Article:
Optus overhaul misses deadline
It has been a torrid three weeks for the nation's second-largest telecommunications provider, Optus, and there's worse in store.
Following a series of network bungles, Optus has failed to meet a landmark deadline in its $160 million technology transformation overhaul.
The final leg of Project Reitz, the telco's ambitious program to consolidate its billing and customer relationship management systems, has stalled, as it has yet to finalise selection of software and systems integration suppliers to complete the project.
Optus had a self-imposed target of mid-July for the selection. The last stage of the project covers its business, wholesale and hybrid fibre coaxial residential networks. An Optus spokesperson could not nominate a new date.
"This is a complex project with many elements, therefore we are taking our time to make sure we get it right," the spokesperson said.
Accenture is currently the telco's main systems integrator and software from Oracle and its subsidiary Siebel are widely used throughout the company.
In the mix is software from Optus parent company Singapore Telecommunications.
Project Reitz is aimed at reducing myriad legacy systems as the telco moves towards a self-service model so customers can manage their subscriptions themselves.
"Like all the large IT operations companies we are looking to reduce the number of systems and we will try quite hard to use what we have.
"We are certainly looking for systems integration partners, as that has worked well for us," said Lawrie Turner, Optus's chief information officer in an interview with The Australian in mid-June.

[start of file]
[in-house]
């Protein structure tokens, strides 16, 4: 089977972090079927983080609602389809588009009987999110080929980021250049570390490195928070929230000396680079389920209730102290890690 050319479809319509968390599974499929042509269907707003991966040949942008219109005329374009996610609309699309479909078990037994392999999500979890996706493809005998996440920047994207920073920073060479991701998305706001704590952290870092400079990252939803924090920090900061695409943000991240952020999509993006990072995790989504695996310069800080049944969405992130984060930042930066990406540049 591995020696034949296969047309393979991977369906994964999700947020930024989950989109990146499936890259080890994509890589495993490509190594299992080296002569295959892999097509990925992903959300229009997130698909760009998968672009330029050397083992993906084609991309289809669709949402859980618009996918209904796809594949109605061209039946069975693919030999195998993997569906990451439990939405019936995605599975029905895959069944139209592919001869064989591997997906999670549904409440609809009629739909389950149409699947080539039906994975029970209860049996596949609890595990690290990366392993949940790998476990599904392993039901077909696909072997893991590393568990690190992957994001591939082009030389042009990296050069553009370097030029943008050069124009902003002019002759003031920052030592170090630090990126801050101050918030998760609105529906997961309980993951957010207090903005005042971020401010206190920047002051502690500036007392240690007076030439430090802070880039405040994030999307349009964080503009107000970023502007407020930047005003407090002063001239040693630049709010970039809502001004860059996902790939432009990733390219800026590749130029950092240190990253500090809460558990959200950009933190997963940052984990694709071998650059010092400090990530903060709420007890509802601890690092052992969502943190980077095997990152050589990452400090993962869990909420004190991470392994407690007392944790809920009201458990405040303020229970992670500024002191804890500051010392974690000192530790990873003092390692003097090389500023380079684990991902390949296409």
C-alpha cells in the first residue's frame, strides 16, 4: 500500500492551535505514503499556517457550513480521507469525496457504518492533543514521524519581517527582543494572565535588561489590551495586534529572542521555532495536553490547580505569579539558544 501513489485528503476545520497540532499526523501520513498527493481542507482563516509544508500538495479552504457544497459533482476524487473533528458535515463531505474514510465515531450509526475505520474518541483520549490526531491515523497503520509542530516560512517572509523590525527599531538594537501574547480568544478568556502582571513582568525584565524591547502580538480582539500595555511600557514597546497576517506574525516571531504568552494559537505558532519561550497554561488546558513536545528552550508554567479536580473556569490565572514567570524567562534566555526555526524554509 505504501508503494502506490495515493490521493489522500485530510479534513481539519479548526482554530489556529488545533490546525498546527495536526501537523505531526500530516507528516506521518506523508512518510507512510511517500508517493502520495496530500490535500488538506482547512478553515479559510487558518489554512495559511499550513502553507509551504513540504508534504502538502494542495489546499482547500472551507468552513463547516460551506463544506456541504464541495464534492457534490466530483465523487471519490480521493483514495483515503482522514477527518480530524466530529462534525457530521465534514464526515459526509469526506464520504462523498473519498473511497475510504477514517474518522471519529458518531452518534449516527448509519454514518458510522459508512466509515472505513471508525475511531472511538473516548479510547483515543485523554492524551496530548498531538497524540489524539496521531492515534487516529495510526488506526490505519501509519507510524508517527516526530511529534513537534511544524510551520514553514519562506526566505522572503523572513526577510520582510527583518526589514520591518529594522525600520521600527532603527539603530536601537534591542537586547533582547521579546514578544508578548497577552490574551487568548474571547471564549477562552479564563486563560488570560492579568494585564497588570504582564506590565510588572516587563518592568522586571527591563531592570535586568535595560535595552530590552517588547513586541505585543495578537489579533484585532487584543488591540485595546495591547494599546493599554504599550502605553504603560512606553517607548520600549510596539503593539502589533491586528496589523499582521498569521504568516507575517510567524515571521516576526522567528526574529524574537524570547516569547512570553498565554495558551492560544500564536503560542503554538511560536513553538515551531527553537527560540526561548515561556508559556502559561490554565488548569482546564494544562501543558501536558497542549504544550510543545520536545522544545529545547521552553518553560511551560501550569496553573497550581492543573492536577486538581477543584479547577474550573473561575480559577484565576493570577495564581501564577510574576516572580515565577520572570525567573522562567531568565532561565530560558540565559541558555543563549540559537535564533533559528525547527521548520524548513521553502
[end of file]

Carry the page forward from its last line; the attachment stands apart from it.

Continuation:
In May 2006 Optus pledged $100 million towards the project but at its recent full-year results briefing Optus chief executive Paul O'Sullivan said Project Reitz had cost $160 million as of March 31. It was unclear how much the next stage would cost. The total could be as high as $260 million, industry observers said, and completion could take until 2010.
The project is named after Bruce Reitz, who performed the first successful heart-lung transplant in the early 1980s, and Optus has its own triple bypass tale. It began on July 14 when subscribers in Queensland and northern NSW were left without phone, mobile or internet services for more than four hours.
Two incidents merged to create the ensuing blackout: a contractor operating a backhoe on a building site at Molendinar on the Gold Coast accidentally severed a fibre optic cable. A back-up link should have kicked in but the telco's Stanthorpe point of presence had a hardware failure.
The state's peak industry body for business, Commerce Queensland, estimates that compensation claims could run into millions of dollars.
The outage drew the ire of Queensland Premier Anna Bligh, who expressed her dissatisfaction with federal Communications Minister Stephen Conroy.
Then, a little more than two weeks later, Optus experienced a second body blow when its 3G mobile network on the eastern seaboard was crippled.
Subscribers were unable to make or receive calls and internet access was disabled for more than eight hours.
To compound matters, Optus technical support personnel were providing wrong information to customers on how to overcome the issue. Instead of advising them to manually switch their mobile phones to GSM mode, users were told to keep turn their handsets on and off every second hour.